Contemporary readers of Bill Griffith’s comic strip, Zippy the Pinhead, know with certainty that the illustrator is one of the most accomplished draftsmen working in comics today, his talents on a par with those of Robert Crumb. His art — nuanced shading; economical linework; evocative textures; fidelity to dress, gesture, expression, architecture, automotive design, and the thousand and one other accoutrements of modern life — is an unfailing daily marvel, especially considering the speed and regularity at which the strip is produced. Moreover, Griffith’s staging and pacing are exemplary.
Of course, this praise for the visuals fails to do justice to the strip’s fabled wit, its blend of surrealism and satire, nostalgia and au courant hipness. I imagine that, though there are probably not quite as many Zippy strips as Dilbert ones gracing cubicles around the nation, Zippy’s bon mots are to be found mainly in establishments of the extremely wise and sardonically perceptive.
Knowing all this, current fans of the strip are in for a surprise, a shock, and, ultimately, a major treat, when they pick up Griffith’s new career retrospective, Lost and Found: Comics 1969-2003, and discover an artist whose rudimentary skills were on a par with those of, say, a young Aline Kominsky. Likewise, apprentice Griffith was a writer fond of every juvenile joke possible, involving chases, pratfalls, sexual shenanigans, and rude nose-thumbing at authority figures. Despite the early presence of some familiar characters such as Mr. The Toad, Claude Funston, “Griffy” (the artist’s avatar, looking distinctly Tim Burtonish at this stage), and a proto-Zippy (dubbed “Danny” upon his 1971 debut), these strips of Griffith’s youth perfectly encapsulate the DIY anarchic zeitgeist of their natal era. The journey from these energy-packed, overstuffed, unpolished early comics to the elegant masterwork of the present is a journey greater than that of Gary Trudeau with Doonesbury or Charles Schulz with Peanuts.
Griffith charts the highlights of his personal odyssey for us in an illuminating and charming introductory essay that makes the reader wish for a full-scale autobiography. (This desire is partly slaked by personally slanted strips such as “Is There Life After Levittown?” and “The Pin Within.”) The West Coast comic-artist/hippy/entrepreneur community he describes seems utopian from this hard-scrabble remove of 2012, full of idiosyncratic geniuses such as Deitch, Spain, Crumb, and Kinney. Following this scene-setting text comes a bumper crop of black-and-white comics — a few toward the end of the book in color — all previously regarded as hard-to-find treasures in various time-swamped periodicals and anthologies.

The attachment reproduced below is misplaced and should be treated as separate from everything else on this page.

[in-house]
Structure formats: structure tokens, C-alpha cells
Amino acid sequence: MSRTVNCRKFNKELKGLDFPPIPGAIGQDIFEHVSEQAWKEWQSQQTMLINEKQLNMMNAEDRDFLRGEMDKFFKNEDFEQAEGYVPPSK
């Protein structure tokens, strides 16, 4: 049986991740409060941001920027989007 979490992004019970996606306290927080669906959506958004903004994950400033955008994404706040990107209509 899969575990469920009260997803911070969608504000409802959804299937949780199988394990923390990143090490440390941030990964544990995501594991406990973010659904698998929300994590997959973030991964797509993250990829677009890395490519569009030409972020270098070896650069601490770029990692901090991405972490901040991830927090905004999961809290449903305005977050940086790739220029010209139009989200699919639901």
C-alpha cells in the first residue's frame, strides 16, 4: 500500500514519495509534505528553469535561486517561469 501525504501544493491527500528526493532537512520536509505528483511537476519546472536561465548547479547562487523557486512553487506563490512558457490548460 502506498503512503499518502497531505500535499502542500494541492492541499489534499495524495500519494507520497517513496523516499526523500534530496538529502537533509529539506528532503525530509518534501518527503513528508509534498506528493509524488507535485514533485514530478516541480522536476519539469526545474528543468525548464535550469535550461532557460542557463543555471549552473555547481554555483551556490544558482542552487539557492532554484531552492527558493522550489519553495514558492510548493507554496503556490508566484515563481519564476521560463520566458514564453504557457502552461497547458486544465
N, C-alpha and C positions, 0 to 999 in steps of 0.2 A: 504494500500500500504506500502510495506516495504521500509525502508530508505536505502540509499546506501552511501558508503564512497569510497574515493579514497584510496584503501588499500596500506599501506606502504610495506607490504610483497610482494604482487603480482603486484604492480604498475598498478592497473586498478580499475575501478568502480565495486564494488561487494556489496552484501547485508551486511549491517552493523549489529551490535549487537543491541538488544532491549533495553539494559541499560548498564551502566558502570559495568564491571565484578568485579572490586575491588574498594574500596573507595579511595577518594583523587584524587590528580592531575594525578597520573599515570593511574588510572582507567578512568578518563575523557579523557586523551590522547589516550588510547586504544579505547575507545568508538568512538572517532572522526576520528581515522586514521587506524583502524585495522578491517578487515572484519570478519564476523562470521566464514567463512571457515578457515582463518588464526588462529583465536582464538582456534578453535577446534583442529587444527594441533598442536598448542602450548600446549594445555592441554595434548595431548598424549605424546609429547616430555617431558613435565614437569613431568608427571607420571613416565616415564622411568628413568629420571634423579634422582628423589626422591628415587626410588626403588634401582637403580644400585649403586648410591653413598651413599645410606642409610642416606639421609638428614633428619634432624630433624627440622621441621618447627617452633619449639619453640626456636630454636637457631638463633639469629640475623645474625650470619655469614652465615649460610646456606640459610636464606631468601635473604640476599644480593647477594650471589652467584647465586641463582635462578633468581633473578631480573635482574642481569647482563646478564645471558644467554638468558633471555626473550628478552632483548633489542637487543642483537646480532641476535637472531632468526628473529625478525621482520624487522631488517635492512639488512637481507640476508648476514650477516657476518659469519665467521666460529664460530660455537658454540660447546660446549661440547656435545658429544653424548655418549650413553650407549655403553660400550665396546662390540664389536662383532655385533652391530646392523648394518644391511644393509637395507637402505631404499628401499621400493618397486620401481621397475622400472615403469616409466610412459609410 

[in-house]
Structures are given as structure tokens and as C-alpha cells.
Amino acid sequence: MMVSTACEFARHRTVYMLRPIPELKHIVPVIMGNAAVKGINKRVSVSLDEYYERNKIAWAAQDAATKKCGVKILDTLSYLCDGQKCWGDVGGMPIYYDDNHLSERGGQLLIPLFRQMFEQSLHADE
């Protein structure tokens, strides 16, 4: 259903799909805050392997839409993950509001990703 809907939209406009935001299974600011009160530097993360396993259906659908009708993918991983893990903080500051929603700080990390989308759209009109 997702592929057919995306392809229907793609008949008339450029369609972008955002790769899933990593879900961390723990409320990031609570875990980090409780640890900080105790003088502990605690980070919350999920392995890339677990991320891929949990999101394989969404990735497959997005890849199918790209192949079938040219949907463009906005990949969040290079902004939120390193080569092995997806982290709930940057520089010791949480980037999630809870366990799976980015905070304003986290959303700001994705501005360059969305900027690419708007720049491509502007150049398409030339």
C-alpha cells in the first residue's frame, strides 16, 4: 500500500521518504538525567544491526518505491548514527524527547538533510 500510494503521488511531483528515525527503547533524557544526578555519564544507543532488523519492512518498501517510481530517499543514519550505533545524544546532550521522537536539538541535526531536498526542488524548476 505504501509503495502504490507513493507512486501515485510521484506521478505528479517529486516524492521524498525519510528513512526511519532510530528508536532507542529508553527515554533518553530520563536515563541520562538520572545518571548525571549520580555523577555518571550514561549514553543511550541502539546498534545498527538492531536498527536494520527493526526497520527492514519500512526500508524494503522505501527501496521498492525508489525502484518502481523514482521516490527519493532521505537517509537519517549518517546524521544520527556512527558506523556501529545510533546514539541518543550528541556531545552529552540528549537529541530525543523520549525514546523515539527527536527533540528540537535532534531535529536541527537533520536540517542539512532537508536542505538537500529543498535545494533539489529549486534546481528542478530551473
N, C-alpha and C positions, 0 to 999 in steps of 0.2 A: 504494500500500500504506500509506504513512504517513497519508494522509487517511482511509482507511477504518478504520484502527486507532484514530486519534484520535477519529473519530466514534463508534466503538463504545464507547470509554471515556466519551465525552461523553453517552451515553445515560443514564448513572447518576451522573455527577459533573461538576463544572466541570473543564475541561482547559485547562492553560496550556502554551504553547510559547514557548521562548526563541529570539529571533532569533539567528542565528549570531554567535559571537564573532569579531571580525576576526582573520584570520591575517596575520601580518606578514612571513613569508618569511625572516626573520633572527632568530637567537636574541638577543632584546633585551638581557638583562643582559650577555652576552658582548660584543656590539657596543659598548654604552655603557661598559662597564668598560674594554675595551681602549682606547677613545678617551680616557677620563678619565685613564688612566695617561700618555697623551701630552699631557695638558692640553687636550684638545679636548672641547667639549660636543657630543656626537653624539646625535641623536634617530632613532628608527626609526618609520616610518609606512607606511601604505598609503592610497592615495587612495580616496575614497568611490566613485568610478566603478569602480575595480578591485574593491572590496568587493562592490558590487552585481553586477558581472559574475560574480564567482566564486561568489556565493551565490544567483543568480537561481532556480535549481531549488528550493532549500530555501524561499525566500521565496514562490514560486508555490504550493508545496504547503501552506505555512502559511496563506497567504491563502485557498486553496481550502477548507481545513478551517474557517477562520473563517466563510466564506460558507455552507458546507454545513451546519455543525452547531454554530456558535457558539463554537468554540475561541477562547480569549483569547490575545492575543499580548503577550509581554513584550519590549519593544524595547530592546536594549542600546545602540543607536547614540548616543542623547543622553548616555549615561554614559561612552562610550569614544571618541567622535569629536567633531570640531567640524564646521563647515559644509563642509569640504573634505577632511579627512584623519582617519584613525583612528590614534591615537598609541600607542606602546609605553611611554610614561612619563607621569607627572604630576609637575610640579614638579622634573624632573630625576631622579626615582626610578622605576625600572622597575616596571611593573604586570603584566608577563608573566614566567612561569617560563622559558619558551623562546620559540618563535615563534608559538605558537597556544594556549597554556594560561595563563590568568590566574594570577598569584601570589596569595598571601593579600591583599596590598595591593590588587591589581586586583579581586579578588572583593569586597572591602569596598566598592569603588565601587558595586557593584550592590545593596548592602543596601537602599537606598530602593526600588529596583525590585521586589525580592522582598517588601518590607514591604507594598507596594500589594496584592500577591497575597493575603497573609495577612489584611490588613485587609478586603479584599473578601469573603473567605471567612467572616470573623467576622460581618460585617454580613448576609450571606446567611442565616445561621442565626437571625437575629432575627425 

Griffith’s main attractor when starting out was a zestful tendency toward somewhat blunt-instrumented parody and lampoon. He was responsible for founding the Young Lust comic which expertly mimicked the romance tropes of the Fifties with a naughtiness newly rampant. He also did takeoffs of horror and gangster modes, and tossed in allusions to Carl Barks’s Duck comics too.
But as early as 1974, he began to experiment and branch out, stretching his talents. Biographical strips about Tallulah Bankhead, Henri Rousseau, and Liberace presage the work of Drew Friedman. The recurring feature known as “Griffith Observatory” cast a jaundiced eye at pop culture and mores. Then, in strips like “Dollboy” and “Commeddia dell’ Zippy,” he used the not inconsequential plots as foils for beautiful renderings of buildings and landscapes, frequently antique. It’s a strategy Tony Millionaire employs today. From 1977, “Situation Comedy” is a dadaist delight, every panel portraying an unrelated stock storytelling scene while incongruous sitcom dialogue runs oblivious throughout.
By the 1980s, Griffith had attained his maturity with both trademark sophisticated visuals and writing. Symbolically, 1980’s “Cast of Characters” is a retrospective, wherein Griffith — all of thirty-six-years old — imagines himself ancient and decrepit in a nursing home for obsolete cartoonists, where his troupe of rebellious inventions torments him until he gains the upper hand and is rejuvenated. After this relaunch, so to speak, Griffith never really looked back, moving on from one new triumph of gorgeous non-sequitur tomfoolery to another. His early reign as an oversexed adolescent-minded wiseacre gives way to a long golden afternoon of wry and wistful philosophizing, with frequent salient eruptions of deserved ire and malice toward all!
Paul Di Filippo’s column The Speculator appears monthly in the Barnes & Noble Review. He is the author of several acclaimed novels and story collections, including Fractal Paisleys, Little Doors, Neutrino Drag, and Fuzzy Dice.